Bread Pudding ~1887

I never know what to do with leftover bread crusts. We are a gluten free house, which means that the bread we buy is already barely edible. That said, I'm not one to throw food away, and there must be 3 bags of heels and bread bits in the freezer. Our various attempts to use... Continue Reading →

Coffee Monday: French Coffee and Café Noir ~1886

So I learned something new: Boiling the coffee will extract tannins and make it bitter. Hence, the Café Noir uses boiled water and requires extra boiling, but the French coffee explicitly indicates not boiling. Discover More Prefatory Matter on Coffee Gloria Coffee (involves liqueur and fire) Coffee - With Fish Skin Source: Miss Corson's Practical... Continue Reading →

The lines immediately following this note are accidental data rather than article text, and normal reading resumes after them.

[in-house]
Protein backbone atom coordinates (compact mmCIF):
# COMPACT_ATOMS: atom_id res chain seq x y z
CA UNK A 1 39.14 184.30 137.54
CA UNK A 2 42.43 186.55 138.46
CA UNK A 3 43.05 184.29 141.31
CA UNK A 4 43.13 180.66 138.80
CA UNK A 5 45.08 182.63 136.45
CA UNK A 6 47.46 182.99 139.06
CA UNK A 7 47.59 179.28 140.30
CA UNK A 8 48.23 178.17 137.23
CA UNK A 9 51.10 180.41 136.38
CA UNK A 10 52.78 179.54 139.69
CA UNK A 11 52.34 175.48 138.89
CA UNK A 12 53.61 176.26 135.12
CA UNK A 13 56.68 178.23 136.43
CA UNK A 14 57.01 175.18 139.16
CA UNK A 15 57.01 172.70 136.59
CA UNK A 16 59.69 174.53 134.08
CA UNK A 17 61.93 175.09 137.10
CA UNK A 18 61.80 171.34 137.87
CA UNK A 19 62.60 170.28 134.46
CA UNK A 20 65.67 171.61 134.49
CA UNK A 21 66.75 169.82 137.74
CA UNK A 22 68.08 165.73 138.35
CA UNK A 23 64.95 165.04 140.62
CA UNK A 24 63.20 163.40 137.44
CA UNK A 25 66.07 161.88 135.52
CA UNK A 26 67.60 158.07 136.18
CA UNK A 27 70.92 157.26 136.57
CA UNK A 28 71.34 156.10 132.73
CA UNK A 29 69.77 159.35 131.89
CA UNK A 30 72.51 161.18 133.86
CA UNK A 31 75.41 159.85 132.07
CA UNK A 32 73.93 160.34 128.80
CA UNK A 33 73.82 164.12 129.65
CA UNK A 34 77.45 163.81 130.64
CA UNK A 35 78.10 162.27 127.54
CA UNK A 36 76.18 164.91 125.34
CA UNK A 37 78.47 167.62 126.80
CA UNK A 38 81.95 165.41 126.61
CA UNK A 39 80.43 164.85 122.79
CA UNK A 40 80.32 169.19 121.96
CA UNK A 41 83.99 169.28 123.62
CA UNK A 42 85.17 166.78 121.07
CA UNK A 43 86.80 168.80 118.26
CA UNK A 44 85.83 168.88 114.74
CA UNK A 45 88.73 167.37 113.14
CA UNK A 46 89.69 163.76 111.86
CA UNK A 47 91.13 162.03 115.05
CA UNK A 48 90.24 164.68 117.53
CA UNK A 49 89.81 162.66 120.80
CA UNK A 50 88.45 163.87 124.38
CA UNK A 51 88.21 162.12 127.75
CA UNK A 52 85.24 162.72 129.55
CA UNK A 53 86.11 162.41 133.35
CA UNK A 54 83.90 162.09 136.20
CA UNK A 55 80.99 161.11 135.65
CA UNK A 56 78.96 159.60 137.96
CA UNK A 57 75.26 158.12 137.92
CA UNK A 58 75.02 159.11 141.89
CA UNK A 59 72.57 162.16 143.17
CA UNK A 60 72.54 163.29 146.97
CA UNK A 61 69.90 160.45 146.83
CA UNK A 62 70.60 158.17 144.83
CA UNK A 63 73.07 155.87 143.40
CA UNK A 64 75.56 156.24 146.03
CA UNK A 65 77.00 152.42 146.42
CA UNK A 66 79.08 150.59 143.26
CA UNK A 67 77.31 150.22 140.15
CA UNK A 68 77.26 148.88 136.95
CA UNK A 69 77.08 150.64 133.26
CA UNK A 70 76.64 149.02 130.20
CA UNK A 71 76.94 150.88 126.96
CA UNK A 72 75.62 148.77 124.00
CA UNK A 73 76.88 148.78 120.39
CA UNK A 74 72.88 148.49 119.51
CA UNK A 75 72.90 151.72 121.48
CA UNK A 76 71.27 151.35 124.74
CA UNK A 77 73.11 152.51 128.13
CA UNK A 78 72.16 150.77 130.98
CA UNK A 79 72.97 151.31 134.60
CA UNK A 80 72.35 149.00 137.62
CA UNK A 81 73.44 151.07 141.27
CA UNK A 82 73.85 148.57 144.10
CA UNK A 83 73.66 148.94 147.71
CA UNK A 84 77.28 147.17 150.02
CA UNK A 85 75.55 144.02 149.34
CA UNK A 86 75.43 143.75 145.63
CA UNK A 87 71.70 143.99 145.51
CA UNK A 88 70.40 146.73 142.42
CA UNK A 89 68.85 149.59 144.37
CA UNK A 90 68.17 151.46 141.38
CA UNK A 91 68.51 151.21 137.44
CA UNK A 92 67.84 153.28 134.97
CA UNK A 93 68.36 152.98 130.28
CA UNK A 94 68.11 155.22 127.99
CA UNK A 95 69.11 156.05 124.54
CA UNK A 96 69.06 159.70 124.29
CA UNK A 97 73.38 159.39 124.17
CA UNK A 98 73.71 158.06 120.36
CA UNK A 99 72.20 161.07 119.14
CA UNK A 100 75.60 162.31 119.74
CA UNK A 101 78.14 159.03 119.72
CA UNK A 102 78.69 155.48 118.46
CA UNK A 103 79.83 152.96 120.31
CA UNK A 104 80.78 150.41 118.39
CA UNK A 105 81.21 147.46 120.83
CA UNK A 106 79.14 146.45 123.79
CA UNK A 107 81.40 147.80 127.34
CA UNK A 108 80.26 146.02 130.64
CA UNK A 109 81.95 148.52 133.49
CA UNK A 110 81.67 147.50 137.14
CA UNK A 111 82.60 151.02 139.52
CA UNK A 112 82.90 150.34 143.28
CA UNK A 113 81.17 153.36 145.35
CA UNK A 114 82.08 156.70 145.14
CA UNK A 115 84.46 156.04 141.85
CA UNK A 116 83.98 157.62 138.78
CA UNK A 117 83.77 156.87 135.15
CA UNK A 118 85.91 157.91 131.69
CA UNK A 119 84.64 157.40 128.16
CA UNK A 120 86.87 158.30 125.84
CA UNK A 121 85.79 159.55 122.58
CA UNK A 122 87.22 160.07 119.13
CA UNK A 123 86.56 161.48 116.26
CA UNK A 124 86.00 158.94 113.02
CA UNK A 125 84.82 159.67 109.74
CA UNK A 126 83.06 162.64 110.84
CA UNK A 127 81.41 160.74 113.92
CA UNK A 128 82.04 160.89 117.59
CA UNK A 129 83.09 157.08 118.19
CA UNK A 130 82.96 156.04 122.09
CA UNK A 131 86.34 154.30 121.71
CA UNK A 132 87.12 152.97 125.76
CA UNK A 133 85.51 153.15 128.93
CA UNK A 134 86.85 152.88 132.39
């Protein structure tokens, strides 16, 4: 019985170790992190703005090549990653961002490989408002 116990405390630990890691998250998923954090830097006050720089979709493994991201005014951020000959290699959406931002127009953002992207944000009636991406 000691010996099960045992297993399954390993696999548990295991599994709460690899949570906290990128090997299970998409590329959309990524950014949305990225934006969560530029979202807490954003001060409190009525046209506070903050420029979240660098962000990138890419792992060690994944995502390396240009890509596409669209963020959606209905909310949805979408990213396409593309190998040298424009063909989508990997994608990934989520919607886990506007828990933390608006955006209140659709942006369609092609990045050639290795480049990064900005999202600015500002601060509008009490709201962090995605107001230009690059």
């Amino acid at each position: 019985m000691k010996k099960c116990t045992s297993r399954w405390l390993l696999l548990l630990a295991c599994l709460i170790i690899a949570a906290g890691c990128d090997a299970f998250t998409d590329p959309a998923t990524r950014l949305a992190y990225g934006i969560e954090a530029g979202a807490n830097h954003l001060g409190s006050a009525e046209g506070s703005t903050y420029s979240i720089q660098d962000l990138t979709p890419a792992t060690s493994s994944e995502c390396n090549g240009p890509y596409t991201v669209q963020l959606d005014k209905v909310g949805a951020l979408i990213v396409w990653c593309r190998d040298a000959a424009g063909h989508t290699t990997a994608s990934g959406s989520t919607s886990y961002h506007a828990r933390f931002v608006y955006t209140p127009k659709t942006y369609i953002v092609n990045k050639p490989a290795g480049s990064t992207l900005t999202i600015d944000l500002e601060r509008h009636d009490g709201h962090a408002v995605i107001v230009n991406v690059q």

The Woman Who Laughs ~1889

The trick of always seeing the bright side, or, if the matter has no bright side, of shining up the dark one, is a very important faculty... A warming message for the day. More Delightful Discoveries All Housewives May Add Wines to Their Household Stores ~1856 Dandelion Salad ~1844 Whortleberry Fried-Cakes ~1886 Source: St. Paul... Continue Reading →

To Make A Hedge Hog ~1866

This recipe is very involved - talk about creative! And absolutely adorable... More Fun Discoveries: Beef Stewed (ragoo) ~1866 Why all the masquerade I ask? We live but once-Why not live well? ~1900 Source: Mrs. Corwen's American Lady's Cookery Book, 1866.

Flossie on Hospitality ~1904

Flossie.-Hospitality does not call for elaborate feasts and fine surroundings, but it is well to provide our best, and show our guests by cordial treatment and a desire to please them, that we are glad to have them with us. Be your own dear willing self, and do not strain to imitate those whose means... Continue Reading →